SF Opera's Die Meistersinger von Nürnberg
November 19, 2015
* Notes *
Let's not beat around the bush on this one, San Francisco Opera's Die Meistersinger von Nürnberg is very long and not for the faint of heart. Maestro Mark Elder's style is glacial, and while every single beautiful note is heard, it seemed tough on both the orchestra and the singers. Coupled with the attractive but tame production, it can make for a monotonous evening despite the gorgeous singing.
The exceedingly slow tempi are stately and Elder certainly had control of the orchestra. Playing that unhurriedly does seem to wear on the musicians though, and there was an obvious mistake by the oboe player in Act II and a painful brass blooper in Act III. Quite a surprise, given the oboist normally plays very beautifully and in this piece, the brass did really well otherwise. The singers got ahead of the orchestra, which is a distinct rarity.
The production by David McVicar is mild. The action happens under a fancy vaulted ceiling the whole time, with other elements to change the scenes. The switch from Hans Sachs' house in Act III Scene 1 to the festival banks of the River Pegnitz (pictured above, photograph by Cory Weaver) in Scene 2 was wonderfully quiet. The costumes look like pretty cast-offs from a film adapted from Jane Austen, so it seems the setting is updated a few centuries. The choreography of the chorus in the first two acts is a bit on the silly side, and doesn't quite match the music or the setting. All that said, the production did not get in the way of Wagner's opera. It could have been funnier though.
The cast has a lot to recommend it. The bright tones of Sasha Cooke (Magdelena) and Alek Shrader (David) cut through the orchestration. Cooke has a particularly lovely voice, and one only wanted to hear more of her, the role being relatively small. As Eva, Rachel Willis-Sørensen has a cold, piercing sound but isn't nearly as grating or scary as some Wagnerian sopranos.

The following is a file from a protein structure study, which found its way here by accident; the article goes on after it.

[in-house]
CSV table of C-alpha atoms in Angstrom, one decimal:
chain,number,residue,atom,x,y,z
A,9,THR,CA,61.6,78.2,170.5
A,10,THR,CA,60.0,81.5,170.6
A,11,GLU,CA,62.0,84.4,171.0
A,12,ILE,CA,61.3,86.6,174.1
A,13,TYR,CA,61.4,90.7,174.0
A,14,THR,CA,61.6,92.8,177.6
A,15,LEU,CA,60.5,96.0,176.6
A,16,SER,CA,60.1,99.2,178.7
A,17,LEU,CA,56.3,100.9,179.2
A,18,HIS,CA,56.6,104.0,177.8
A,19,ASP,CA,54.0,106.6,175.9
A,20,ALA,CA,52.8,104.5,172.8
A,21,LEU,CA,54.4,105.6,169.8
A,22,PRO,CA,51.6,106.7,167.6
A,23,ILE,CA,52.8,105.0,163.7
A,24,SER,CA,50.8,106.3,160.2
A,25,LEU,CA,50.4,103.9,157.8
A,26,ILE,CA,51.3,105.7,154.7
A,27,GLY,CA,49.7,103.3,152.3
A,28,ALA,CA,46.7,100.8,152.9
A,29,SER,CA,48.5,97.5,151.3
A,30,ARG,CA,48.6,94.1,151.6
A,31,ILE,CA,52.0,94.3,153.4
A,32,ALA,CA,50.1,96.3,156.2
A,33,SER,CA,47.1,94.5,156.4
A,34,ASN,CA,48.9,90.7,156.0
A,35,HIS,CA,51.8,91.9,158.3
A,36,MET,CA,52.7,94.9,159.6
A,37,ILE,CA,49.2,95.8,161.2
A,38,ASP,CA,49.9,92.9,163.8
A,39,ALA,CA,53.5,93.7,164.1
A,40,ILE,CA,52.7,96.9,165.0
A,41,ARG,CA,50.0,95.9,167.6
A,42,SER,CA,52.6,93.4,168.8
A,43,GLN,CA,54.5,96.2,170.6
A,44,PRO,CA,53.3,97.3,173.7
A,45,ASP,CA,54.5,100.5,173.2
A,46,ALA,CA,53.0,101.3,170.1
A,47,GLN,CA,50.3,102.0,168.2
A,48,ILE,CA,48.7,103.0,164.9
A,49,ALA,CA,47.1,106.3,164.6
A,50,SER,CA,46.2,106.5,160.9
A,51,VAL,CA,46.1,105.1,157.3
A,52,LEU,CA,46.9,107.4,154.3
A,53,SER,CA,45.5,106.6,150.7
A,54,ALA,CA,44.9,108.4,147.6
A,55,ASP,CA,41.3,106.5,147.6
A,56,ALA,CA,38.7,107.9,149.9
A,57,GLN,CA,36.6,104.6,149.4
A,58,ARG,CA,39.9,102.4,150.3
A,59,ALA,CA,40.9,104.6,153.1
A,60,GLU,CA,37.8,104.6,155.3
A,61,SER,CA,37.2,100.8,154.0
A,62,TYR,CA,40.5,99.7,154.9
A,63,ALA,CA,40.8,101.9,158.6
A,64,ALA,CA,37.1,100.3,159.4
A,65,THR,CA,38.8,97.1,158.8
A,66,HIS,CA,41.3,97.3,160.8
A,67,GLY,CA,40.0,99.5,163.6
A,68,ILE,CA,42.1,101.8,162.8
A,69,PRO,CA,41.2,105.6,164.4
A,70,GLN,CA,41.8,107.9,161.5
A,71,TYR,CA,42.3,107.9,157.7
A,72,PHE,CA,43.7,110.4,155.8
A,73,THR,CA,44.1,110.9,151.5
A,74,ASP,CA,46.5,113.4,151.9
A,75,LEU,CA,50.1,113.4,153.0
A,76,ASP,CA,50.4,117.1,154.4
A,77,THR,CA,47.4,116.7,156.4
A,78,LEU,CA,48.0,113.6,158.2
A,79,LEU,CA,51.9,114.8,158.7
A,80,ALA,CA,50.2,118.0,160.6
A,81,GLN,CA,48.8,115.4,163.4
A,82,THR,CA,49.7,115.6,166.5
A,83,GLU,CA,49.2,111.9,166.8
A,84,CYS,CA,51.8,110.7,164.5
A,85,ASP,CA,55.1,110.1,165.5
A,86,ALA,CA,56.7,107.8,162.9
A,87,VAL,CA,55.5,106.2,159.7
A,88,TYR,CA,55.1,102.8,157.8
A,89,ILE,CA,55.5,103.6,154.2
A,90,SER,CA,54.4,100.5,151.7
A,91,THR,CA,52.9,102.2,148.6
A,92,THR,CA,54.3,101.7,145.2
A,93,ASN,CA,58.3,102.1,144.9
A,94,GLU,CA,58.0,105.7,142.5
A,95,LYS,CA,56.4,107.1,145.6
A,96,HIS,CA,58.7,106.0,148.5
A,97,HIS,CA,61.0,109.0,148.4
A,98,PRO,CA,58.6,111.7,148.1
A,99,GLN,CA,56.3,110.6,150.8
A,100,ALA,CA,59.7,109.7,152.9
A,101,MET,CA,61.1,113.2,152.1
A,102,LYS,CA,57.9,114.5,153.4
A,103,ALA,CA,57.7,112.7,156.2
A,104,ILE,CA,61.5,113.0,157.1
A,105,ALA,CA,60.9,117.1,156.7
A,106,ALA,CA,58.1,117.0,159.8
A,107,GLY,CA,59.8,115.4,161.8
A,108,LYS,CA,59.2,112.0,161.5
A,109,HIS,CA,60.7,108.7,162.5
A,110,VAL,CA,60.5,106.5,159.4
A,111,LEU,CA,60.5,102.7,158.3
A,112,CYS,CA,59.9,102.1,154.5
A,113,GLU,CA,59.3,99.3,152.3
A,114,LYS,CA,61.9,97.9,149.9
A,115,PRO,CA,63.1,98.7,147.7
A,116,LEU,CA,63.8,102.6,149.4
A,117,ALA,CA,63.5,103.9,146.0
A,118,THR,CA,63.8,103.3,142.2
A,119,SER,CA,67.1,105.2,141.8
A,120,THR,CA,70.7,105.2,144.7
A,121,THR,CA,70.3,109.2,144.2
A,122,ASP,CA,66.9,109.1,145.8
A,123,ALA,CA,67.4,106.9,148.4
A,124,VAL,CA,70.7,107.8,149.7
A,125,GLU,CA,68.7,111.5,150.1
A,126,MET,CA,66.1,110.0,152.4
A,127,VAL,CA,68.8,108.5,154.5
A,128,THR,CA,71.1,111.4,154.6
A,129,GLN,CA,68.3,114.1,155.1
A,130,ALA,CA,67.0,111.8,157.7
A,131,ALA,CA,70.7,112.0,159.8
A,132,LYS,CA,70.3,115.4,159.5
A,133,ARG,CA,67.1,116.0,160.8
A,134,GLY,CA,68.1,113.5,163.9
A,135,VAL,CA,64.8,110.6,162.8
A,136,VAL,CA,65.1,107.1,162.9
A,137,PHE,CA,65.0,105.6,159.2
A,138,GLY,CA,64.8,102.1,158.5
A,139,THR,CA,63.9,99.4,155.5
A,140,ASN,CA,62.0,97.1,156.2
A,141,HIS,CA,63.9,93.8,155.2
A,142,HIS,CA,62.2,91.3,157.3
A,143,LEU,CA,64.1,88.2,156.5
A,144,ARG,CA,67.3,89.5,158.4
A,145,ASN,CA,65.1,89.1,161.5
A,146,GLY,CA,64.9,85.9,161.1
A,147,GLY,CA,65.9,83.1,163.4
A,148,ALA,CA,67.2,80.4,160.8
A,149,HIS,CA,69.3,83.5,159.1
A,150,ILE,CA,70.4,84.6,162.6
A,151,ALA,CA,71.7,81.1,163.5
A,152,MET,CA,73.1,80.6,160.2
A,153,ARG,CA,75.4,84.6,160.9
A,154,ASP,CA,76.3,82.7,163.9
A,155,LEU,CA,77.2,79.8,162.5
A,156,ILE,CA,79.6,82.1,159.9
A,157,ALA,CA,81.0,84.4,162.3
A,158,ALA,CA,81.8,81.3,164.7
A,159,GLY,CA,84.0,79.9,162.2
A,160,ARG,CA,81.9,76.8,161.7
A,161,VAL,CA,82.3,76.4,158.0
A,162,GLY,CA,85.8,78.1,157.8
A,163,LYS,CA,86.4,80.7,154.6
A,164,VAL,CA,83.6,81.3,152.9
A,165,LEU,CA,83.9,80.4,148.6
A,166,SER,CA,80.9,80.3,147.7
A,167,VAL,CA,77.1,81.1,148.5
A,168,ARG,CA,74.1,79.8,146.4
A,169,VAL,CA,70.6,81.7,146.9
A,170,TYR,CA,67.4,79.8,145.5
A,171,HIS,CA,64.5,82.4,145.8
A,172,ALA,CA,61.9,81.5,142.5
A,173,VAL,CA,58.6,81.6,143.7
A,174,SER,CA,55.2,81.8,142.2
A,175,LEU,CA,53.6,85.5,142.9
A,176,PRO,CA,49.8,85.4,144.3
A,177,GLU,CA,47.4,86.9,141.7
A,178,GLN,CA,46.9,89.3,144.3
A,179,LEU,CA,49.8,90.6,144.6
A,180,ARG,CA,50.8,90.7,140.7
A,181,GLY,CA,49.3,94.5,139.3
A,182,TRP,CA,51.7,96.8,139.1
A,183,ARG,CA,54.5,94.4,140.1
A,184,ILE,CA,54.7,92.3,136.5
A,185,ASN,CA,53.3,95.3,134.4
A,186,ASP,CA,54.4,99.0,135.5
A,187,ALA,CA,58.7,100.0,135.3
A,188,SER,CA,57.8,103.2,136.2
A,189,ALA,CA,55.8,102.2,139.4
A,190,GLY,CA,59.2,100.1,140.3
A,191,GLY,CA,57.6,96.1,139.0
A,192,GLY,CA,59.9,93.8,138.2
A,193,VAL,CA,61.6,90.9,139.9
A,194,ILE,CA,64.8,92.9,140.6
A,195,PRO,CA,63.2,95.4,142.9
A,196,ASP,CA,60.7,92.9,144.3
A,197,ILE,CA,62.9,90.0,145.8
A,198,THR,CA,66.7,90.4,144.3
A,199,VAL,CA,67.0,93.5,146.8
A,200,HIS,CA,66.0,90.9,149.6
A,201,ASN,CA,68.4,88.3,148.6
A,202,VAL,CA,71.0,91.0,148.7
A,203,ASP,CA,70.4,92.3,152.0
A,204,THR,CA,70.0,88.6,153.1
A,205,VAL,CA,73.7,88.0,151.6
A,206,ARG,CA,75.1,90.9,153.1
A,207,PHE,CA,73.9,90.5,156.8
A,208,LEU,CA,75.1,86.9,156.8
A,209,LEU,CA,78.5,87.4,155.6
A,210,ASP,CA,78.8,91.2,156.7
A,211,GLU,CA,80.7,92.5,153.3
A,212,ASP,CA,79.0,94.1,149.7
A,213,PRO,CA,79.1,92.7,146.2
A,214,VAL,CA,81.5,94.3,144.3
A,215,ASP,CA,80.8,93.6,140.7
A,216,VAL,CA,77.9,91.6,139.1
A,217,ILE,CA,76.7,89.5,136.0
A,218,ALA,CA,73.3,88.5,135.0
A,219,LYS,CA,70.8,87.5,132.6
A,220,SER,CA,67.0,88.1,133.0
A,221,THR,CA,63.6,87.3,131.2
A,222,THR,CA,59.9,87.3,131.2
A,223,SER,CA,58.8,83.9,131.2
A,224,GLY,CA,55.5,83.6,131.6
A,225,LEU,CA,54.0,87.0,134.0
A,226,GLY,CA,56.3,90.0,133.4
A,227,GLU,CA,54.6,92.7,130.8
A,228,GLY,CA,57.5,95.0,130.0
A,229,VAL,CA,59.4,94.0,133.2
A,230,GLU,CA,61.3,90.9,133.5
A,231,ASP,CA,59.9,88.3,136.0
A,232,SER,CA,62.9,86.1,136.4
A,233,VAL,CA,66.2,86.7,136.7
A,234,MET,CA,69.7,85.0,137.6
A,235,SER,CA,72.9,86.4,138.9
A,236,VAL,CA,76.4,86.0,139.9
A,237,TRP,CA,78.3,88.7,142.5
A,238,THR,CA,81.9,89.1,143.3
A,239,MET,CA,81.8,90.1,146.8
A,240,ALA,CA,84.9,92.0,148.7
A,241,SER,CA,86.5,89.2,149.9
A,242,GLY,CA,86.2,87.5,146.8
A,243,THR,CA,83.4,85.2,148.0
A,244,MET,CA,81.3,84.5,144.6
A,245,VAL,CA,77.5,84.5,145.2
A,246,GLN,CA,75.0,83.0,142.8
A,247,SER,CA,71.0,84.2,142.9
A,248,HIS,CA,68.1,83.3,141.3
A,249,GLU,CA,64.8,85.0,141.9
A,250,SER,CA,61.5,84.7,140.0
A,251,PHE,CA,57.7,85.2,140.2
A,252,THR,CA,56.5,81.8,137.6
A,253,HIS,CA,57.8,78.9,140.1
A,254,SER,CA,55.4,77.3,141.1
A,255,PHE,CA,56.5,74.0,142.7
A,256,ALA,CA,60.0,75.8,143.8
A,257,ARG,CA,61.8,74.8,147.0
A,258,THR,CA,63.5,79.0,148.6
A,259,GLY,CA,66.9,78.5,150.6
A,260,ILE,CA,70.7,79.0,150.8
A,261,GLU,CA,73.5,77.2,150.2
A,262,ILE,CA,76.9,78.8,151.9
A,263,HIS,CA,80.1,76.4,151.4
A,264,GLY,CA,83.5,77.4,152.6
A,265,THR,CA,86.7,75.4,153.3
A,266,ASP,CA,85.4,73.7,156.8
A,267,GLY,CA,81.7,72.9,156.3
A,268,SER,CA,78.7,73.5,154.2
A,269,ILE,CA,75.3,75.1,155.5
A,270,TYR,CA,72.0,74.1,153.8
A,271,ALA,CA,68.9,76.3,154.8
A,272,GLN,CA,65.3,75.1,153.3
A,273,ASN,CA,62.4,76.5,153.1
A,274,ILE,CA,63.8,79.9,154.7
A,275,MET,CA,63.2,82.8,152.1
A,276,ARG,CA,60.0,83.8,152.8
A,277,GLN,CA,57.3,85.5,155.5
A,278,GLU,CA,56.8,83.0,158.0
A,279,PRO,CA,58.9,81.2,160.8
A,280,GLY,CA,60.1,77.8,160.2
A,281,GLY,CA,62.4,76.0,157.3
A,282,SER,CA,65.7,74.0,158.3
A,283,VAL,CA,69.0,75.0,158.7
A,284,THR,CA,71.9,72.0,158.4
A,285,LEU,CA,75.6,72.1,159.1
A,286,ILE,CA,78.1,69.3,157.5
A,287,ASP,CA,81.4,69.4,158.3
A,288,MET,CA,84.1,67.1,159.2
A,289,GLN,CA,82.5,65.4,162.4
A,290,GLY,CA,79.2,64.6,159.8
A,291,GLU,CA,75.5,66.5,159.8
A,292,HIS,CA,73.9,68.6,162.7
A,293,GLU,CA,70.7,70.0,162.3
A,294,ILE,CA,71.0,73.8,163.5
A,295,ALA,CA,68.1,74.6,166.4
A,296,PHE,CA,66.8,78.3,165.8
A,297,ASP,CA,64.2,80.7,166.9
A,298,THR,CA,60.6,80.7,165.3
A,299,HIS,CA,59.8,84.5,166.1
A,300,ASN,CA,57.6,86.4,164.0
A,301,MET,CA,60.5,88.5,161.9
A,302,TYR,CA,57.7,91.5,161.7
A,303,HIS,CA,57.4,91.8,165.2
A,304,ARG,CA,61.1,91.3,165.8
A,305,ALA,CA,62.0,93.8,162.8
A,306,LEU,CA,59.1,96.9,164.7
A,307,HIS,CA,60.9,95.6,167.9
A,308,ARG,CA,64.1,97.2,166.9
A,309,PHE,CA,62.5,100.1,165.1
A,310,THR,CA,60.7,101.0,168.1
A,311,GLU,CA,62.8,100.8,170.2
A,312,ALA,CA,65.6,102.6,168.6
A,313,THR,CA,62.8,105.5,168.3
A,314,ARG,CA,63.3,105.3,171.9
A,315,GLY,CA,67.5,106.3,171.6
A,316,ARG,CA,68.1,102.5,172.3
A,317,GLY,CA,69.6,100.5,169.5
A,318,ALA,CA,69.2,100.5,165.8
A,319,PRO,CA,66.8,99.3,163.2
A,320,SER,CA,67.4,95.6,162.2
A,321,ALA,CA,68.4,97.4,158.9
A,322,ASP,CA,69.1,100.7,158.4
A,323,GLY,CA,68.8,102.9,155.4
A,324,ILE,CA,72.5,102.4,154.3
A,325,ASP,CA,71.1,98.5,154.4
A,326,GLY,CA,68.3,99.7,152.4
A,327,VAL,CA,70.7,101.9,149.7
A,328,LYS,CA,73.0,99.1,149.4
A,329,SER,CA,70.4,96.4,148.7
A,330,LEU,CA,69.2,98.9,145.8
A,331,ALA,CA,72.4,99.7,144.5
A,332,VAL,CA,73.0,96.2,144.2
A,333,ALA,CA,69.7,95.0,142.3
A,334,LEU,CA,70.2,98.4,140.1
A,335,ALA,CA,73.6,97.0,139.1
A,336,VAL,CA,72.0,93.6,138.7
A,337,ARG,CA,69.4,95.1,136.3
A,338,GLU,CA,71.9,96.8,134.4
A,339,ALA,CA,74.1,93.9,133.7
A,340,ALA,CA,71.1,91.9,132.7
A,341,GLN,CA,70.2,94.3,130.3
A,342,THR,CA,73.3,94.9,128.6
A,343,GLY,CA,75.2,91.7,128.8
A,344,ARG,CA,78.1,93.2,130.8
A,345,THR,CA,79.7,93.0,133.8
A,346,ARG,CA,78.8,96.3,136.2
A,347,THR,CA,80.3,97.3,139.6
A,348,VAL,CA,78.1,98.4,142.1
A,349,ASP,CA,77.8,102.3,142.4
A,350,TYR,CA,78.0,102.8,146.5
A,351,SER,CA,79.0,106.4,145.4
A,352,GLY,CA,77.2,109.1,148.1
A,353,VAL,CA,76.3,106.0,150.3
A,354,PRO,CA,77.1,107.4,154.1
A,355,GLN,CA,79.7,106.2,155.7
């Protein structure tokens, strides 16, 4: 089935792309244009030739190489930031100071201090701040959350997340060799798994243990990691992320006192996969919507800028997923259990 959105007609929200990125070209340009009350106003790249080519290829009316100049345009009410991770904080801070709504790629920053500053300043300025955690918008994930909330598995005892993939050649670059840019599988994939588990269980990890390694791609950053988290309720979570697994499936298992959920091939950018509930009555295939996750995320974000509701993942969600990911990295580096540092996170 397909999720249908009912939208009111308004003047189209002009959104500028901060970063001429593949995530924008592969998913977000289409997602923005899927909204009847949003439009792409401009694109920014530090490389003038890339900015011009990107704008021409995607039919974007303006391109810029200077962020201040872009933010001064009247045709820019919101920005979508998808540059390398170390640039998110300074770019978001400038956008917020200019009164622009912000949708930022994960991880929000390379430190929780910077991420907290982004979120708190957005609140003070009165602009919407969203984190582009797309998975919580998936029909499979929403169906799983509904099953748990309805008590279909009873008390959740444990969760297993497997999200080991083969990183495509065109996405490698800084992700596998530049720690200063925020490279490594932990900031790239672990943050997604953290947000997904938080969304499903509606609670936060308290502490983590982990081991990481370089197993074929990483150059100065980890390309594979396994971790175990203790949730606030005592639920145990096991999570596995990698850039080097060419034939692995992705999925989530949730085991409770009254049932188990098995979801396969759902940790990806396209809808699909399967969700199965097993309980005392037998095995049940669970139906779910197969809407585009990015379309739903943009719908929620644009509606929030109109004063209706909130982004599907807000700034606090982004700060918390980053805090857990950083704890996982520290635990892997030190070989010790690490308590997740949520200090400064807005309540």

I really loved Martin Gantner as Beckmesser, his characterization is spot on and his voice has such pretty resonances. Brandon Jovanovich cuts a bold figure as Walther von Stolzing, he was fighting a cold during the first performance, which wasn't announced until before Act III. He almost lost it at the end of his big Act I aria, but managed to keep it together. He sounded tentative in the final act, but did sing the whole role.
James Rutherford is an impressive Hans Sachs, his voice has much vigor. He might sound a touch youthful for the role but he gave an imposing and solid performance.
* Tattling *
There was hardly anyone in the last rows of the balcony, and it was easy to see the stage from standing room. Someone a few rows ahead of the very back of the house had her flashlight on for the beginning of the opera, but her companion slapped her hand and insisted she put it away.
Some of the house staff was at the back of the balcony listening to the end of the opera, but one of their walkie-talkies sounded and they hurried away before they could hear the finale.